TALLAHASSEE, Fla. (NSF) - Lawmakers in the House and Senate pushed ahead Tuesday with legislation that would chip away at school boards' control over whether to allow charter schools by giving the same authority to a statewide entity or city governments.
The House Education Appropriations Subcommittee voted 9-3, along party lines, to move forward with a constitutional amendment (HJR 759) setting up a statewide body with the power to sponsor charter schools. Meanwhile, the Senate Education PreK-12 Committee, with an 8-1 vote, approved a measure (SB 808) allowing city governments to have the same authority.
Running low on time, the Senate committee put off a vote on the upper chamber's version of the constitutional amendment on the statewide approval process.
The bills raised concerns even among lawmakers who said they supported charter schools, which are public schools that are allowed to disregard certain state regulations. Critics said the proposals would strip local control away from school boards, which are currently allowed to sponsor charter schools.
Supporters of the legislation said school districts are abusing their authority, which should simply be to approve any charter school that meets the requirements of state law.
"Some school boards have taken it upon themselves to interpret that statute to mean that they can just arbitrarily deny a charter, including those who are high-performing replications and including those that are clearly meeting statute," said Rep. Manny Diaz, the Hialeah Republican sponsoring the House constitutional amendment.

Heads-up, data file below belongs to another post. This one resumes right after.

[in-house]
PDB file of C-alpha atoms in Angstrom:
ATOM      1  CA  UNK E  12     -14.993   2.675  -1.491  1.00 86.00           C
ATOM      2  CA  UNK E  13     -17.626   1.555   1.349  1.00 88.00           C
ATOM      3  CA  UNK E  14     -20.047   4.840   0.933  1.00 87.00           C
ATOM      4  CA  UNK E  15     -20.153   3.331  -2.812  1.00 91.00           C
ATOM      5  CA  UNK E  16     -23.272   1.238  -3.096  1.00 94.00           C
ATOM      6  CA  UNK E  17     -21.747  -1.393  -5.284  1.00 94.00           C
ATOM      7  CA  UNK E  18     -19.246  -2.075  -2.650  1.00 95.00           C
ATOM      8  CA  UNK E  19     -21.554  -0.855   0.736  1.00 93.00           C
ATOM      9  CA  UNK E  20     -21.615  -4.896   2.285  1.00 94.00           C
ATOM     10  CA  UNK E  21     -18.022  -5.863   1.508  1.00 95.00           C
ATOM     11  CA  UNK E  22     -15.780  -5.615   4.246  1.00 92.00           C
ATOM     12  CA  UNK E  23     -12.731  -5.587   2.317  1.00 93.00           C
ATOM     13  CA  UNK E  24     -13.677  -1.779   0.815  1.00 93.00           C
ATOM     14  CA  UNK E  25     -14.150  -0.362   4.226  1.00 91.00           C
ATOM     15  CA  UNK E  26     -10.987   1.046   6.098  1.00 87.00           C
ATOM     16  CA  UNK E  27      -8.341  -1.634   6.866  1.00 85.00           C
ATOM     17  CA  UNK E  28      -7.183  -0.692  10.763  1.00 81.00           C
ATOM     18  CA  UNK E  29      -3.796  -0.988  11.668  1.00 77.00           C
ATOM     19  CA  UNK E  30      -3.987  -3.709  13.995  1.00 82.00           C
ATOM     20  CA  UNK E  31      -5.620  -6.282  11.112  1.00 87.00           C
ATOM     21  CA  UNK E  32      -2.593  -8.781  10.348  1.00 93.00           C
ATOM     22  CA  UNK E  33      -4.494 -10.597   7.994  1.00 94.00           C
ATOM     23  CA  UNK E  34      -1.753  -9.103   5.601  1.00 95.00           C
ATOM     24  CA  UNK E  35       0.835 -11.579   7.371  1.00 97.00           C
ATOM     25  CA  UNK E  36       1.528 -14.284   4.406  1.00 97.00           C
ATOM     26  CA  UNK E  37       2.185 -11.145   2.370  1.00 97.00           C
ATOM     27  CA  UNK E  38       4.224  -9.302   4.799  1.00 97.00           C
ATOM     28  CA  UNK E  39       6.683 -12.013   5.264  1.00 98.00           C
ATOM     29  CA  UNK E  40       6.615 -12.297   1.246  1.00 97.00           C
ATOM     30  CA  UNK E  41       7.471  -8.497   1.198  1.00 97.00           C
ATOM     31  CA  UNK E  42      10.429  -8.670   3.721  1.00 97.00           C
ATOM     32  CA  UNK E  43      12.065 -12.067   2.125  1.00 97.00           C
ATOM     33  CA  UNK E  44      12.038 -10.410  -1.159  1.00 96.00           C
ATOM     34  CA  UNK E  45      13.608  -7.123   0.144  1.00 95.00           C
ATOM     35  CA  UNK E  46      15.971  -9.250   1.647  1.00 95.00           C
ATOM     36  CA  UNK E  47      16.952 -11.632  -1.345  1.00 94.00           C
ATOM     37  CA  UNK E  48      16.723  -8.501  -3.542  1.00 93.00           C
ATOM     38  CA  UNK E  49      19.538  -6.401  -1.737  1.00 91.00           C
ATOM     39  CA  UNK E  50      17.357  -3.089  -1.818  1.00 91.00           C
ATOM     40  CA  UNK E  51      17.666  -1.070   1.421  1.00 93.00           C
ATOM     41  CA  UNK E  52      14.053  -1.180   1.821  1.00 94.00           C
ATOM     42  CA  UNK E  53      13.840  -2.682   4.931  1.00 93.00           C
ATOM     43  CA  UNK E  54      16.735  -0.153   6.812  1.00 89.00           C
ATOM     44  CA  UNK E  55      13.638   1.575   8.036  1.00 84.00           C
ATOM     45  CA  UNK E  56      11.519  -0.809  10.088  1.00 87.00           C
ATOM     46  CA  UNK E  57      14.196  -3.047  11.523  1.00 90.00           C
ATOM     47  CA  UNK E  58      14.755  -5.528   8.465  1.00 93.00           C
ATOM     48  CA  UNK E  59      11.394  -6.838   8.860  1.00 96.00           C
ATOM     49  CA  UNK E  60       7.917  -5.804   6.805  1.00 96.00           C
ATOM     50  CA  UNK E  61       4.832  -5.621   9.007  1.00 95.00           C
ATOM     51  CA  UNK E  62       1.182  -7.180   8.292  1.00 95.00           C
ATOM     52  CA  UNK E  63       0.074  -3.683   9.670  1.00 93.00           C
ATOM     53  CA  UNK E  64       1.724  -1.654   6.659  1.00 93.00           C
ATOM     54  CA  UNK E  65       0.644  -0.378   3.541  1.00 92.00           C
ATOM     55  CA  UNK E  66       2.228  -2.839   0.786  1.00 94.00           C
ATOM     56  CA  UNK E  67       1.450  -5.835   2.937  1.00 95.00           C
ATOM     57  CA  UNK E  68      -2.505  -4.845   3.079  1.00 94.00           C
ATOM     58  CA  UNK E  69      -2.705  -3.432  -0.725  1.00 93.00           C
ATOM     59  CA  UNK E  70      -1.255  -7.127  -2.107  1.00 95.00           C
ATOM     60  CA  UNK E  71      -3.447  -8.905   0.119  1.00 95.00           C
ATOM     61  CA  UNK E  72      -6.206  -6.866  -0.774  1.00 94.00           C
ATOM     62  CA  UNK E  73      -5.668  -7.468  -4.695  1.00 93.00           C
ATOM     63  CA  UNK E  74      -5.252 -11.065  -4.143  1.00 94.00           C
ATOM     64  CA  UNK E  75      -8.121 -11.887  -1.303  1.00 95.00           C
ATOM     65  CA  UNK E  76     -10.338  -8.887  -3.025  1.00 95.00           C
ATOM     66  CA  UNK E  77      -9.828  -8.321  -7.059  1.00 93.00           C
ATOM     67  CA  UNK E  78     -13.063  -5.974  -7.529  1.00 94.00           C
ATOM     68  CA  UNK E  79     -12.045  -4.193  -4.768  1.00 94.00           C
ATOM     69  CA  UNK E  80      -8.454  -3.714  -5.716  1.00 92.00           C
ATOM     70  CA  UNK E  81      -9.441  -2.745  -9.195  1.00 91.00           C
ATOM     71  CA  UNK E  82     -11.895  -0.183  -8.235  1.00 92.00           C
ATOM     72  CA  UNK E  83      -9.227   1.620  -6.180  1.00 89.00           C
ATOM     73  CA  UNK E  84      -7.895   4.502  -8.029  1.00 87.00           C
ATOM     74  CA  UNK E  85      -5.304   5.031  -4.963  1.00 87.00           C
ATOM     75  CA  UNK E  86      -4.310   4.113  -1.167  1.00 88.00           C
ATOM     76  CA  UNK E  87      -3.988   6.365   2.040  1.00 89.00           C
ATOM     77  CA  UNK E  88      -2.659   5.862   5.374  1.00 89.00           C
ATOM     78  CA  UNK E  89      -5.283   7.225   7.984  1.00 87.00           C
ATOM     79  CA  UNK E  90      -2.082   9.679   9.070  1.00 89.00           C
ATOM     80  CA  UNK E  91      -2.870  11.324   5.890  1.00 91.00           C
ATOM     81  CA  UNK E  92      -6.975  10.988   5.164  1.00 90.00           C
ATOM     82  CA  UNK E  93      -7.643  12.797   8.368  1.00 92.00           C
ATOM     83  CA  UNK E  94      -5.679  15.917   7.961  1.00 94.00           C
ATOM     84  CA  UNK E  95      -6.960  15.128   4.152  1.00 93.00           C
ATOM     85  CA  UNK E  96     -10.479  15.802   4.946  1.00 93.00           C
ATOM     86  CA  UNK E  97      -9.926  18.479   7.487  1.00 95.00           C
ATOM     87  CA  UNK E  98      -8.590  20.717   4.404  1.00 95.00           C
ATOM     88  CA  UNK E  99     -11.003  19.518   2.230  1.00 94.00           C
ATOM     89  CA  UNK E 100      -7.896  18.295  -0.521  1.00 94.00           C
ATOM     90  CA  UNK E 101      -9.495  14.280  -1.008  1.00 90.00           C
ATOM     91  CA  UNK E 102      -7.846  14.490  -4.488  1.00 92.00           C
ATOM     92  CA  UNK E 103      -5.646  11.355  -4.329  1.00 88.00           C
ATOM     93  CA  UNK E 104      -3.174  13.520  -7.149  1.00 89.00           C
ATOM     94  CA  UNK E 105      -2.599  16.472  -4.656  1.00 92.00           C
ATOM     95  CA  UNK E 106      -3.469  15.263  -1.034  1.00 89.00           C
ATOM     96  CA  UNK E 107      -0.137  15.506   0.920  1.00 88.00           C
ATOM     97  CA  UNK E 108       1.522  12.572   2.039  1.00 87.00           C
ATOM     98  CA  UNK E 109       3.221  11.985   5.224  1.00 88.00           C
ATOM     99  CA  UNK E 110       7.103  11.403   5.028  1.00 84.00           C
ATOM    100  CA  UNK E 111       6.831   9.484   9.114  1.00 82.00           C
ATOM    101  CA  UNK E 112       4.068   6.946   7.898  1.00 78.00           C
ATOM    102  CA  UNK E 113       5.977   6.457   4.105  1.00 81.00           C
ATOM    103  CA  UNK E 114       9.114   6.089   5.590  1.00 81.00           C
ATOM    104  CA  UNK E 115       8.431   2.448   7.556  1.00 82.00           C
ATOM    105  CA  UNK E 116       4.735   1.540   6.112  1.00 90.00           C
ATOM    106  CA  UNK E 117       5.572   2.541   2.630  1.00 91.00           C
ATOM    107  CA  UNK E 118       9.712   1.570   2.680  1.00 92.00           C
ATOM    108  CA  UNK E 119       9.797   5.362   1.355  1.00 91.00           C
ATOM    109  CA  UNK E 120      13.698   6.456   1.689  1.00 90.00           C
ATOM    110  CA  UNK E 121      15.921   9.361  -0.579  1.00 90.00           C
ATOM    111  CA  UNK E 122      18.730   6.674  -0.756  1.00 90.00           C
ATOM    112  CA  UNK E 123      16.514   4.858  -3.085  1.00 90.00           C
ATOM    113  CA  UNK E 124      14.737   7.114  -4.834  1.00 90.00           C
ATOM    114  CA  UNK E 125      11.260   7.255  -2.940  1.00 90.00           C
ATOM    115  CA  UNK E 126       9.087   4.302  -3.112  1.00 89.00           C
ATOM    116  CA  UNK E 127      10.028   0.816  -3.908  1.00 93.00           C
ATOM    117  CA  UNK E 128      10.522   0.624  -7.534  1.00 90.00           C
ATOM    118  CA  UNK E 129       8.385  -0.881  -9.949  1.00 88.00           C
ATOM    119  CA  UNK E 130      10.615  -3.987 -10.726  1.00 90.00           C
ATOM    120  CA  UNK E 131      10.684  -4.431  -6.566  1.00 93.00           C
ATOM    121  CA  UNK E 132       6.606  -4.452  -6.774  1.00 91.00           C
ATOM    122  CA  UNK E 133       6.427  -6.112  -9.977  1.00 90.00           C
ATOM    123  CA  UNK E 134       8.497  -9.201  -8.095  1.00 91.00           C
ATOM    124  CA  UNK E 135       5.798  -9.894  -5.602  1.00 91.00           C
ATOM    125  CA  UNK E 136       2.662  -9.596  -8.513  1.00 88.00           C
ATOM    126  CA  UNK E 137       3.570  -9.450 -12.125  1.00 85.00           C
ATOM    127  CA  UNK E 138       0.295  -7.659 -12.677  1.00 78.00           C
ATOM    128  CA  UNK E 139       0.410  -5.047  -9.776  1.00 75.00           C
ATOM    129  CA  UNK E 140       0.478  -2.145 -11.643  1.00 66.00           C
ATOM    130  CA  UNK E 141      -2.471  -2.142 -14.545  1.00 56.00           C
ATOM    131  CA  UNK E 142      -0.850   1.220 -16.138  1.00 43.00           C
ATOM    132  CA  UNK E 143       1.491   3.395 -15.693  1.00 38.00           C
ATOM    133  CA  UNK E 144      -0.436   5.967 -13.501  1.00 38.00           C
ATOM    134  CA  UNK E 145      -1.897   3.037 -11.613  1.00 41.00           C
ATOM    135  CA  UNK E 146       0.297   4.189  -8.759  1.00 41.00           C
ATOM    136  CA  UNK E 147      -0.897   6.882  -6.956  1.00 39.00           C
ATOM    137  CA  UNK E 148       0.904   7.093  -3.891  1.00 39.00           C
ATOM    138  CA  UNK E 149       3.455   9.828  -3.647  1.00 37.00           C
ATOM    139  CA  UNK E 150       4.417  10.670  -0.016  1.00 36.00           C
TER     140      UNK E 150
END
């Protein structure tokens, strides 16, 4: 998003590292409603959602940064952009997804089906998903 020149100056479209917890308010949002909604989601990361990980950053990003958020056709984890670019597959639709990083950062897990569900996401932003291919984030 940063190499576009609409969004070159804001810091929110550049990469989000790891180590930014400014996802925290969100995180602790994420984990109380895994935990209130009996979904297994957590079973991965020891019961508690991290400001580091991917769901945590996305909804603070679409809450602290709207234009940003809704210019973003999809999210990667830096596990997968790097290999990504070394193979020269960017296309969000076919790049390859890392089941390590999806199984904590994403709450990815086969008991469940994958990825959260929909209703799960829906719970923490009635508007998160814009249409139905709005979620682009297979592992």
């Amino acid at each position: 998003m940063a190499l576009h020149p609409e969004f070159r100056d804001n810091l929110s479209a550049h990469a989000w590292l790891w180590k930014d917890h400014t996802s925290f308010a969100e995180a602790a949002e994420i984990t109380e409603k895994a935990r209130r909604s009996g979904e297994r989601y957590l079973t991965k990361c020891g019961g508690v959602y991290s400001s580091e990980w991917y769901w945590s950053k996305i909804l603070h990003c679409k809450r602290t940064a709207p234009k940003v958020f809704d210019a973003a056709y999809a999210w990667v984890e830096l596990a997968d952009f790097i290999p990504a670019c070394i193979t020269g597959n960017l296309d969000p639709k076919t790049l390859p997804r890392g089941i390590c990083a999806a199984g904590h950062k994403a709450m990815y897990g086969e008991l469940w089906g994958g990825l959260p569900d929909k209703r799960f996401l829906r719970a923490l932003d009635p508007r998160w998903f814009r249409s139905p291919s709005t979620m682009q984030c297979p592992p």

Shawn Frost, a school board member from Indian River County who helped found the conservative Florida Coalition of School Board Members, said local control could still go awry --- pointing to a bill the House committee had just approved to require recess at public schools.
"Sometimes, we school board members don't make the right move and you have to act," Frost said.
But Bill Graham, with the Florida School Boards Association, said the proposal for a statewide authorizing body was a big-government solution.
"I see an opportunity here to create more government," Graham said. "And I think all of us starting from the governor on down are attempting to reduce the quantity and size and number of people involved in government."
Sen. Jeff Brandes, who sponsored the Senate measure dealing with city governments, said municipalities could handle the work of approving a charter school. The authority to allow those schools is a way for local officials to affect the lives of their constituents, he said.
"We think that the best government is the one closest to the people," said Brandes, R-St. Petersburg.
But Sen. Bill Montford, a Tallahassee Democrat who doubles as CEO of the Florida Association of District School Superintendents, said the measure could blur the lines of accountability for voters who have an issue with local schools.
"They're not going to go to the city commission," said Montford, who said he was voting for the bill with some hesitation. "They're not going to go to another municipality governing board. They're going to the local school board and saying, you are elected to represent us and public schools, and charter schools are public schools."
Information provided by The News Service of Florida.